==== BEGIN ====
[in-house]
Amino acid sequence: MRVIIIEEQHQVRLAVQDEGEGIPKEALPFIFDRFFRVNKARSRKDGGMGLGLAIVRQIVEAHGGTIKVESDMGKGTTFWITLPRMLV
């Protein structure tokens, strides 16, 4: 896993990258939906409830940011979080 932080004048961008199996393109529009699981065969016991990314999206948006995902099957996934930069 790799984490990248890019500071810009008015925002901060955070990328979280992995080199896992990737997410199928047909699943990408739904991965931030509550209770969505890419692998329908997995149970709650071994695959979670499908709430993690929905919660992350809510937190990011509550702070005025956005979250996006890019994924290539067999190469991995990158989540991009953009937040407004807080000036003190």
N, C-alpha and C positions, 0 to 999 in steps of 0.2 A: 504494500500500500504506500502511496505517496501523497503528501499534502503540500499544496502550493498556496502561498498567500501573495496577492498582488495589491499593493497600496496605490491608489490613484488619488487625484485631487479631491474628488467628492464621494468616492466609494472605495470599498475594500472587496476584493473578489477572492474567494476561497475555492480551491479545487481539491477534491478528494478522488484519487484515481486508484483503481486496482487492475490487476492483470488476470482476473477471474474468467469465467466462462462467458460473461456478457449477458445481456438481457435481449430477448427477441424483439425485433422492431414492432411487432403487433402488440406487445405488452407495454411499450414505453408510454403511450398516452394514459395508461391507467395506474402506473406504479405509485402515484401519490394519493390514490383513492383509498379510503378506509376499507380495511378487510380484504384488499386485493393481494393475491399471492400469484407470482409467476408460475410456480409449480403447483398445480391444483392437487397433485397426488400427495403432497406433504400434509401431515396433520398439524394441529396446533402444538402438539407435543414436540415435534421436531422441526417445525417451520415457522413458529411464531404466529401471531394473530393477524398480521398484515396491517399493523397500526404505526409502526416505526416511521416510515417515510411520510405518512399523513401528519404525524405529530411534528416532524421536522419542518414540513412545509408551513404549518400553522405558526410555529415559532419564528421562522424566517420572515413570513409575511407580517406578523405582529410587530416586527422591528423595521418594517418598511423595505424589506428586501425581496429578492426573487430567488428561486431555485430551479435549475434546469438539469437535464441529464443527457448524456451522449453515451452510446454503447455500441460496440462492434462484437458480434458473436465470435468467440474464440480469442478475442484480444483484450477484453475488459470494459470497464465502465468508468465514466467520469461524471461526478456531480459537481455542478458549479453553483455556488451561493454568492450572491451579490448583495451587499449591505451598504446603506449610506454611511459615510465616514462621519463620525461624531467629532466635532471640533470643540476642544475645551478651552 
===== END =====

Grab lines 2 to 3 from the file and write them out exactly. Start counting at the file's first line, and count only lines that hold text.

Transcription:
Amino acid sequence: MRVIIIEEQHQVRLAVQDEGEGIPKEALPFIFDRFFRVNKARSRKDGGMGLGLAIVRQIVEAHGGTIKVESDMGKGTTFWITLPRMLV
């Protein structure tokens, strides 16, 4: 896993990258939906409830940011979080 932080004048961008199996393109529009699981065969016991990314999206948006995902099957996934930069 790799984490990248890019500071810009008015925002901060955070990328979280992995080199896992990737997410199928047909699943990408739904991965931030509550209770969505890419692998329908997995149970709650071994695959979670499908709430993690929905919660992350809510937190990011509550702070005025956005979250996006890019994924290539067999190469991995990158989540991009953009937040407004807080000036003190």